Two migrants and refugees who recently arrived on the Greek island of Lesbos have tested positive for coronavirus, officials said Wednesday.
Greek authorities are already trying to contain COVID-19 outbreaks in an Athens hospital and among a Roma community.
The infected migrants, reportedly two African men who were asymptomatic, have been quarantined in tents in a coastal area far from the island's overcrowded migrant camps, officials said.
They were among a group of 51 asylum-seekers from Afghanistan and African nations who landed on the island on May 6, a local police source said.
Any Greeks who came into contact with the group have so far tested negative. But 25 local residents and two coast guards have been quarantined as a precaution, the civil protection authority said.
More than 150 people have died from COVID-19 in Greece, where the government is gradually reopening the economy after a six-week lockdown.
Most retail stores opened this week, and secondary schools and open-air archaeological sites are scheduled to reopen on May 18. Private beaches are also expected to reopen on Sunday.
Migrant camps remain under lockdown until May 21.
There have been confirmed COVID-19 cases in two camps and at a hotel on the mainland – although none in migrant camps on the islands, where the worst congestion occurs.
There are over 33,000 asylum-seekers and migrants packed into camps on the islands of Lesbos, Chios, Samos, Leros and Kos that were originally built to handle fewer than 6,100 people.
Earlier Wednesday, state TV ERT reported 25 staff at Elpis public hospital in Athens had been quarantined after a patient tested positive for the virus. Four members of the hospital staff have contracted the virus, the federation of Greek public hospital workers said.
Officials on Wednesday were also probing an outbreak in a Roma neighborhood near the central city of Larissa, with 10 new cases in an area where contagion had also surfaced in April.
Over 650 tests were conducted in the area on Wednesday, the civil protection authority said.
Aris Psyhas, a Larissa city spokesman, said seven of the 10 cases were members of the same family.
So far, 60 people from the Roma neighborhood have tested positive and are quarantined in a local clinic, Psyhas told Agence France-Presse (AFP).
The Greek asylum service’s operations have been scaled back, like many public services, amid restrictions on travel and movement the government set in response to the pandemic.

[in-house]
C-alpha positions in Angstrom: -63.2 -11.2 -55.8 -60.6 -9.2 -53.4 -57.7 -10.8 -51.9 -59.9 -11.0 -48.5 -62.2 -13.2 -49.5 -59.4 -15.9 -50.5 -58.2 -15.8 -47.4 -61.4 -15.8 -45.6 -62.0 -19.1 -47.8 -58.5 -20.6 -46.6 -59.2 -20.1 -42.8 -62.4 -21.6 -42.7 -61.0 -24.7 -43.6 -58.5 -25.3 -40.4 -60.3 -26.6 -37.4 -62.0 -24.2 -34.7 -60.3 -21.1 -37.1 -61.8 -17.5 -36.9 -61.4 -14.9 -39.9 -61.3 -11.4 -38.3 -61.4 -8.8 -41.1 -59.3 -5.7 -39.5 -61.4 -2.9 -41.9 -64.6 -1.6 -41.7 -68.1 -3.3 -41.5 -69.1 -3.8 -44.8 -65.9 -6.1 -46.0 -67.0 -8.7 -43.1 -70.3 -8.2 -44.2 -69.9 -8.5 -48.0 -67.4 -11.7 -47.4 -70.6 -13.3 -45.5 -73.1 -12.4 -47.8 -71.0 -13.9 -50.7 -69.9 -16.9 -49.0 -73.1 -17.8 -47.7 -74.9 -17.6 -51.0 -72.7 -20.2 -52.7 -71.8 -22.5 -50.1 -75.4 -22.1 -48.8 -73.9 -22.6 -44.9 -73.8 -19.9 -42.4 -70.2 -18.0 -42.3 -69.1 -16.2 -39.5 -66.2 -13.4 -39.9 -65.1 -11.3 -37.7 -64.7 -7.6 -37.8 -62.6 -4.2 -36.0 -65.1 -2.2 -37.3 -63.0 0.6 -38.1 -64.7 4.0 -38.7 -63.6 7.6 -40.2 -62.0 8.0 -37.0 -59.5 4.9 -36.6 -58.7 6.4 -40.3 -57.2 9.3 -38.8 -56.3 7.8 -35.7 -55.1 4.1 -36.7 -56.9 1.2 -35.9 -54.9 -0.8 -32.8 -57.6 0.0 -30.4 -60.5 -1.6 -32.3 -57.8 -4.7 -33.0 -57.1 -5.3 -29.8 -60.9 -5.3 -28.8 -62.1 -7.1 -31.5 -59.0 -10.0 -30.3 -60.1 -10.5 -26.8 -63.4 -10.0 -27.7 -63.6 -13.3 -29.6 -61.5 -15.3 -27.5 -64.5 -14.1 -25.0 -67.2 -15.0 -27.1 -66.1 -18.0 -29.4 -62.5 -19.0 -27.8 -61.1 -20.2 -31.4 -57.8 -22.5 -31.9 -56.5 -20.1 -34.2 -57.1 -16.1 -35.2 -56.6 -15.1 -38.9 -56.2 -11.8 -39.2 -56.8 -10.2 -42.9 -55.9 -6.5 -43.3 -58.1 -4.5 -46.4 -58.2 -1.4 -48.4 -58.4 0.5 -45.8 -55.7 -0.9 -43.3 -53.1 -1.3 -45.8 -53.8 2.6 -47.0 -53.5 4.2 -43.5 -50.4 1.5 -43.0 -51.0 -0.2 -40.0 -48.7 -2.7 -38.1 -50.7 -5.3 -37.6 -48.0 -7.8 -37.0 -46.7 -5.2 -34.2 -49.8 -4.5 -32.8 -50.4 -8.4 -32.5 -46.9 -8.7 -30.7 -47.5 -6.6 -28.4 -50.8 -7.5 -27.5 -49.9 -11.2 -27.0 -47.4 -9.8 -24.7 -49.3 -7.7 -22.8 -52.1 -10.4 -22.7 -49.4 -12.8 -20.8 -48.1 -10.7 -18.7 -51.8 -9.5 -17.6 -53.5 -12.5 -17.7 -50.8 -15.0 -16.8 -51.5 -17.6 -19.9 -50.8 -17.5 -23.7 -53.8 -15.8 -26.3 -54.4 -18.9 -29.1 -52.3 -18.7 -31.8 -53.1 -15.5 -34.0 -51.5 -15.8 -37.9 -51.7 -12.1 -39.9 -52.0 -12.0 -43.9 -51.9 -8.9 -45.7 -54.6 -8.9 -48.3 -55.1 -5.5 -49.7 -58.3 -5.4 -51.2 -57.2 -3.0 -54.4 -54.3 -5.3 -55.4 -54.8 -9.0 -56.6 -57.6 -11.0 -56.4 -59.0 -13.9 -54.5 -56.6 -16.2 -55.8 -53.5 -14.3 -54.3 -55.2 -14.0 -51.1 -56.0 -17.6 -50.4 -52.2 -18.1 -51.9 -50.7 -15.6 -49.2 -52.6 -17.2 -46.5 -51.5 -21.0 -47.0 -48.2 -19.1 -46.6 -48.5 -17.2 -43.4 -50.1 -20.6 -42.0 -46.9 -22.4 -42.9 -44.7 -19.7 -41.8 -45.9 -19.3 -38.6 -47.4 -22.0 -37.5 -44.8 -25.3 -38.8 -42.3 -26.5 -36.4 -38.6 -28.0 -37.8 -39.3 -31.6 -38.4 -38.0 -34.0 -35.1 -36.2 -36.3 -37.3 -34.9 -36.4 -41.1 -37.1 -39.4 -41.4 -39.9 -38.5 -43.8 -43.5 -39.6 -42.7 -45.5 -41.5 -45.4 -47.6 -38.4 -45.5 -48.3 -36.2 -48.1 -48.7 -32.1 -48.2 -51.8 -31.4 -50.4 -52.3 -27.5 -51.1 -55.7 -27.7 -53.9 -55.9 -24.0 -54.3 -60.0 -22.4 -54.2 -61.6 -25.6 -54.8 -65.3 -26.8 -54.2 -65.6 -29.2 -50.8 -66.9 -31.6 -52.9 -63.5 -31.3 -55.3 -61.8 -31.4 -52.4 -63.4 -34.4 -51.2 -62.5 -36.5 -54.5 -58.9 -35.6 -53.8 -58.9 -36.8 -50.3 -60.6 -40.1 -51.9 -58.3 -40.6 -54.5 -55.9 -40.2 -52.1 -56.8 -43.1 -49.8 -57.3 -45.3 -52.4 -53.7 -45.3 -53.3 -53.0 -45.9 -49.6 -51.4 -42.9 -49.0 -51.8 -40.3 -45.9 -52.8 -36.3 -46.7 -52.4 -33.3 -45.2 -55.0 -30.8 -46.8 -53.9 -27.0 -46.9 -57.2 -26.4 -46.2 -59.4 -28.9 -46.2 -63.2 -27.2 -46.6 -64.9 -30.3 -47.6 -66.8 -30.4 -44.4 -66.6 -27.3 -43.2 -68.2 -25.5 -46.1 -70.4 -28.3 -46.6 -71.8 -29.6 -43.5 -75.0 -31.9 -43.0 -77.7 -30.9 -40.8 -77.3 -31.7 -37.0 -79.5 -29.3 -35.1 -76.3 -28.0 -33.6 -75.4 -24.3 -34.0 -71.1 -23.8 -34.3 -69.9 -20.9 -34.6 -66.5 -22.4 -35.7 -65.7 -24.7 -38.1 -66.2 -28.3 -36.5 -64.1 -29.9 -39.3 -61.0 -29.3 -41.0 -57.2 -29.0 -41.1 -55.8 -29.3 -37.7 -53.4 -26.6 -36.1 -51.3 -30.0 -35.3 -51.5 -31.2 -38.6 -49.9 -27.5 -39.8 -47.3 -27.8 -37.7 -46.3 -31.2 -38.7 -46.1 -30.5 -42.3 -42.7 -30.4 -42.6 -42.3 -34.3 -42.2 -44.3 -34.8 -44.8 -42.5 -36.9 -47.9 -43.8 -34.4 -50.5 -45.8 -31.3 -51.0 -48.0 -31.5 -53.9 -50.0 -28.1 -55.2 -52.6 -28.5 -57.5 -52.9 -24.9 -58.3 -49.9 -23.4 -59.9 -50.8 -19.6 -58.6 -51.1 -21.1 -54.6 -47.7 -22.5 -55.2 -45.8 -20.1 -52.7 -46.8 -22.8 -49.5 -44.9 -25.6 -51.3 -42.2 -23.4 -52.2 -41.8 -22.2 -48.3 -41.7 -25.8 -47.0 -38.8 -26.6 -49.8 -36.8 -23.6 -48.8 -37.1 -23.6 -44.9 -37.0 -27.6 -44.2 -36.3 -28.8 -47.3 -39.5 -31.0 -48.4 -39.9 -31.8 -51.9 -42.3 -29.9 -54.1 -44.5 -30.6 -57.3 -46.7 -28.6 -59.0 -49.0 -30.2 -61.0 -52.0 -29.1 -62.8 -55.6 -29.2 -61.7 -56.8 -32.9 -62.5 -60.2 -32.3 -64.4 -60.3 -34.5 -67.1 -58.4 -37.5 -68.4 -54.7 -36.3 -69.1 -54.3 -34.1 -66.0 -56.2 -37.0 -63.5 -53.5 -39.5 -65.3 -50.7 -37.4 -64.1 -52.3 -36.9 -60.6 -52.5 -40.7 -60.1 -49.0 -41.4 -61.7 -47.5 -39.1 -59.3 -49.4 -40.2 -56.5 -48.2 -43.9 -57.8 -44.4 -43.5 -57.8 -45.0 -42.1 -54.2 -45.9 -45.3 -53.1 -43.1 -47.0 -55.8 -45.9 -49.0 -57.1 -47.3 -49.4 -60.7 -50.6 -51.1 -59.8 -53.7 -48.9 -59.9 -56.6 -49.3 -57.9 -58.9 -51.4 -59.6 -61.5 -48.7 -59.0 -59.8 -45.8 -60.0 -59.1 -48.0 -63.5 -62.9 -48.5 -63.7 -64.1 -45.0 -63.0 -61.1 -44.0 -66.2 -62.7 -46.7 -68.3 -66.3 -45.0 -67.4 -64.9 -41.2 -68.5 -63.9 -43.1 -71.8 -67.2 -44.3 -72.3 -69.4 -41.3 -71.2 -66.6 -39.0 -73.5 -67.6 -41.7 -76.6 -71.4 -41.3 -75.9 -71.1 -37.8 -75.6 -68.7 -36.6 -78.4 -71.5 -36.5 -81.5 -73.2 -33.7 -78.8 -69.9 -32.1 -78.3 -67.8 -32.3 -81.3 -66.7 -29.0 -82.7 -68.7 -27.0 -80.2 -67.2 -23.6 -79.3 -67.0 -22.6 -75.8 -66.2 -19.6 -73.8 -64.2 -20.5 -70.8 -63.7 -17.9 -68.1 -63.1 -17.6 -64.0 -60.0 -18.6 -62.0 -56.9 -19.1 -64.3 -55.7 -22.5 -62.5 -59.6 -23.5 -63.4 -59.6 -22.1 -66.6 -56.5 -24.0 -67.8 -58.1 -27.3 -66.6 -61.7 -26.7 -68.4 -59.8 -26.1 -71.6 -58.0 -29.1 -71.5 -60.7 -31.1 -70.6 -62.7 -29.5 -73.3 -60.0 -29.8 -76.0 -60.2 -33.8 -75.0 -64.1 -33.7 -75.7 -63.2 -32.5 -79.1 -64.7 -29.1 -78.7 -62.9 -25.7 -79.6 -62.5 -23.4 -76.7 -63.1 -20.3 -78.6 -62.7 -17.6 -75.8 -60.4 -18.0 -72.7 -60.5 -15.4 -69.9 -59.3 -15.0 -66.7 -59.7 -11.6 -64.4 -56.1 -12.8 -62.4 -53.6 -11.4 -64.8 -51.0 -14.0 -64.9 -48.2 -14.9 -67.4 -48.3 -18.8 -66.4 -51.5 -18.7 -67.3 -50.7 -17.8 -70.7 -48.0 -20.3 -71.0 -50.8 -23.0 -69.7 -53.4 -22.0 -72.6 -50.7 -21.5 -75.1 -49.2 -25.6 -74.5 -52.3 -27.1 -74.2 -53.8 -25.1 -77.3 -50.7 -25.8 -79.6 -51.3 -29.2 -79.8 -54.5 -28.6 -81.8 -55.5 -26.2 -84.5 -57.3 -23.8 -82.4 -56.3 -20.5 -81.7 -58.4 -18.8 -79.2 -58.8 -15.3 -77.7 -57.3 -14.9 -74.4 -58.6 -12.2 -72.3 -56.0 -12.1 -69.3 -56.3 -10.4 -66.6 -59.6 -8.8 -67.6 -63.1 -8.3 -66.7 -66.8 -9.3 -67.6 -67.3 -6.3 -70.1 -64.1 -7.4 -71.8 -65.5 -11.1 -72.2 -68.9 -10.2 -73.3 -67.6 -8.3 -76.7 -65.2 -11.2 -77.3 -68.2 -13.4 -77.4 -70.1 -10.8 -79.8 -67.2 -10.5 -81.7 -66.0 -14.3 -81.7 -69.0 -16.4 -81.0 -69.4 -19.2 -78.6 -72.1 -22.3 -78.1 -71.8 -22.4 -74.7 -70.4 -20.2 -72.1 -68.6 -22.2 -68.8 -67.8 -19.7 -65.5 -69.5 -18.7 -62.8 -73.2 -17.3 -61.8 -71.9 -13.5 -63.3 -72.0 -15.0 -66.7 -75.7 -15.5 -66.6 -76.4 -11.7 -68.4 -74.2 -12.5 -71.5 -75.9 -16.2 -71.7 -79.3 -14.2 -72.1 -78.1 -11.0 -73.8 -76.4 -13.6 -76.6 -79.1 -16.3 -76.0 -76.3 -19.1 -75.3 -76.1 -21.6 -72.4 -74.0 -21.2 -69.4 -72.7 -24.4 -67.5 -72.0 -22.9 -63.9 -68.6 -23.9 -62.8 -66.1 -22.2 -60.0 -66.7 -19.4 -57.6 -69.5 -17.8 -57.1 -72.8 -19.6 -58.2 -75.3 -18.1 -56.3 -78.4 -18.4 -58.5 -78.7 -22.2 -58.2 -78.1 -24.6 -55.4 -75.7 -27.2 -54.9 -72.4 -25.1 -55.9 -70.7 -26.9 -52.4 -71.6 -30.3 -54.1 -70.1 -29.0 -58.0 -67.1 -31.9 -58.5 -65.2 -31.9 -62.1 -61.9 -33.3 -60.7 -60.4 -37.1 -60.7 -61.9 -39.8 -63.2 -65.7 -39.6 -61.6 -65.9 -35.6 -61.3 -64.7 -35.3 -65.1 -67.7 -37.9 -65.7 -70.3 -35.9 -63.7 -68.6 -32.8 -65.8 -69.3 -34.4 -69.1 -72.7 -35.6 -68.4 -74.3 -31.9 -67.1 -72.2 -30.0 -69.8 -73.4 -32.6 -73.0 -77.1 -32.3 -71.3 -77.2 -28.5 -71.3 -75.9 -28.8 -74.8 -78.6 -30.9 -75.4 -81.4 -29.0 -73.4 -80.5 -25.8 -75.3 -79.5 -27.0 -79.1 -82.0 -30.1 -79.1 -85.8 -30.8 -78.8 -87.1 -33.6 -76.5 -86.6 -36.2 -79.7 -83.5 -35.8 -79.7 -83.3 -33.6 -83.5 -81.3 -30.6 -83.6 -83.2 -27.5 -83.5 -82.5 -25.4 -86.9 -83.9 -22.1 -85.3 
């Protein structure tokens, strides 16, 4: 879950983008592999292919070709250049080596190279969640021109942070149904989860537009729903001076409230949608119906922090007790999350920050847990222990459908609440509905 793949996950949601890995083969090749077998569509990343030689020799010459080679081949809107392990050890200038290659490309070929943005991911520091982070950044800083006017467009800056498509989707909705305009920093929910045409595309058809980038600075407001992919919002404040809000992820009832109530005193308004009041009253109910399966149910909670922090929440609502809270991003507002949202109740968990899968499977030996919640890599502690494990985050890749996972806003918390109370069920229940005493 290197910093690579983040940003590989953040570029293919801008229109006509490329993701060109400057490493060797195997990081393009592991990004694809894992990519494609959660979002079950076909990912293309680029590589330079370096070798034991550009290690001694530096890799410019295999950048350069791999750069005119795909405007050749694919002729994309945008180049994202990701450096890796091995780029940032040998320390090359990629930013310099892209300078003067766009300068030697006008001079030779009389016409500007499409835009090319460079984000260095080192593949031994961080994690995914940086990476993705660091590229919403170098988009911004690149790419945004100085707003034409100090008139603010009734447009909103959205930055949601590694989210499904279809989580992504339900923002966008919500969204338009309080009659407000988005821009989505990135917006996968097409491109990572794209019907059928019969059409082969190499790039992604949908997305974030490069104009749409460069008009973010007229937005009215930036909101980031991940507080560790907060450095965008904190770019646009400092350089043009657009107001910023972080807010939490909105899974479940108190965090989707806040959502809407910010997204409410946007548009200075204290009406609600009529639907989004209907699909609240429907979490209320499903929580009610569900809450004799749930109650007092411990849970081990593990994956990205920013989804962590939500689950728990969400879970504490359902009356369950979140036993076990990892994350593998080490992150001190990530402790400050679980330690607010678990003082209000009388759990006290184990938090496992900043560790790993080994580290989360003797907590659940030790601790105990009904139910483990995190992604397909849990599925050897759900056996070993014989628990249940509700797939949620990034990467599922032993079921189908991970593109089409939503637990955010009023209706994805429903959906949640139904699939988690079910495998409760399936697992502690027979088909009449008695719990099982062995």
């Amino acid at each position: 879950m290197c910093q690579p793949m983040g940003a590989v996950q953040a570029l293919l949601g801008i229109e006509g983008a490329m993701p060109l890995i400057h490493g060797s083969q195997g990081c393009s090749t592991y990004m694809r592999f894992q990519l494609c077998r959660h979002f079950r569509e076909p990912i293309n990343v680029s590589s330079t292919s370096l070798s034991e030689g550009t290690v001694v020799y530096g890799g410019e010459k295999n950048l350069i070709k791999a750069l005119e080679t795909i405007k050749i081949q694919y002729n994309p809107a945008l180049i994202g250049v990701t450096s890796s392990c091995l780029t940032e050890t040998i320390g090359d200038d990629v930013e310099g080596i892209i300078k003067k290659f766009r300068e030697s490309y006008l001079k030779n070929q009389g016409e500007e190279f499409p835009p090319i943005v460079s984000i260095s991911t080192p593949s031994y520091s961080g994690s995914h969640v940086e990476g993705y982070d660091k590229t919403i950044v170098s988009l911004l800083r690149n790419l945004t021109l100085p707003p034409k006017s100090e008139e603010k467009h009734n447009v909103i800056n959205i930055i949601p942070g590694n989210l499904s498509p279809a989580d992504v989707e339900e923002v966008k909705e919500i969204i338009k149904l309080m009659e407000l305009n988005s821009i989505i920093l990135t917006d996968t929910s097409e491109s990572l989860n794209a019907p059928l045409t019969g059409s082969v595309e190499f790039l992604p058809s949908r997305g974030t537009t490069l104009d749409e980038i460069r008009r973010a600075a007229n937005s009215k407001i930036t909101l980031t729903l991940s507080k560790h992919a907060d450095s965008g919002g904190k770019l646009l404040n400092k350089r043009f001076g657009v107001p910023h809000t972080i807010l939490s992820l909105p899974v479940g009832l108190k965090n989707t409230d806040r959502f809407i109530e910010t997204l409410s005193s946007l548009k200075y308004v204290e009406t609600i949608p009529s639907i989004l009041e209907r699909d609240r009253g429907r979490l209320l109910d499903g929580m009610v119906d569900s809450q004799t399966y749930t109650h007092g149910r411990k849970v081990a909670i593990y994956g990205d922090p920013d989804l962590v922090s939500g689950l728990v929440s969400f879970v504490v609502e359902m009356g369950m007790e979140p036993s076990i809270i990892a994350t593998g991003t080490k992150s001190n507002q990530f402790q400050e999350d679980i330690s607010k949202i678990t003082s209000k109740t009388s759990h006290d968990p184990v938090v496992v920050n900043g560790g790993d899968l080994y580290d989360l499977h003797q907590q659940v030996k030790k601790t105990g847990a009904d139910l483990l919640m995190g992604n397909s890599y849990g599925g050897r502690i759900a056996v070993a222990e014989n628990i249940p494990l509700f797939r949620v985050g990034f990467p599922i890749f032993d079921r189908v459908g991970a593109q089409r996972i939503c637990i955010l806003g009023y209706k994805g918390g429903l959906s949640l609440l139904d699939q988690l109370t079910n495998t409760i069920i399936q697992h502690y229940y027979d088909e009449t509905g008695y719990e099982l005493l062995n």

Greece is struggling to cope with illegal immigration from Turkey, both at the land border and on the Greek islands, that spiked before the country's virus outbreak.
Turkey and Greece have been key transit points for asylum-seekers, refugees and migrants seeking to cross into Europe to start new lives, especially those fleeing war and persecution.
The latest humanitarian crisis in Syria's Idlib, caused by Bashar Assad's attacks on civilian-populated areas, has forced nearly 1 million people to move near the Turkish border for refuge. The renewed attacks risked another wave of migration to Turkey, which already hosts 3.7 million Syrian refugees and says it cannot take in any more.
In response to the lack of humanitarian and financial aid from the international community and the attack by Assad-allied forces on Turkish soldiers, Ankara began allowing refugees to migrate toward Europe through land borders in late February. Thousands of migrants and refugees flocked to the Turkish province of Edirne along the border with Greece and Bulgaria to make their way into Europe following Ankara's decision.
Many camped out near the Turkish side of the border, despite Greece's insistence that its border was closed. Greece has been widely criticized for using excessive force, including the firing of water cannons and tear gas to repel incoming migrants.
The Human Rights Watch urged Greece and the EU to respect human rights in its response to Turkey's policy of not stopping migrants and refugees trying to leave for Greece. The international human rights group also criticized a decision by Athens to suspend new asylum applications until April and summarily deport those who arrived in the surge from Turkey. Inhumane conditions in Greece’s refugee camps have been another point heavily criticized.
Greece's response to those trying to enter the country without prior authorization was harsh, with at least three migrants killed i March by Greek security forces on the land border with Turkey. Many others were battered and teargassed.
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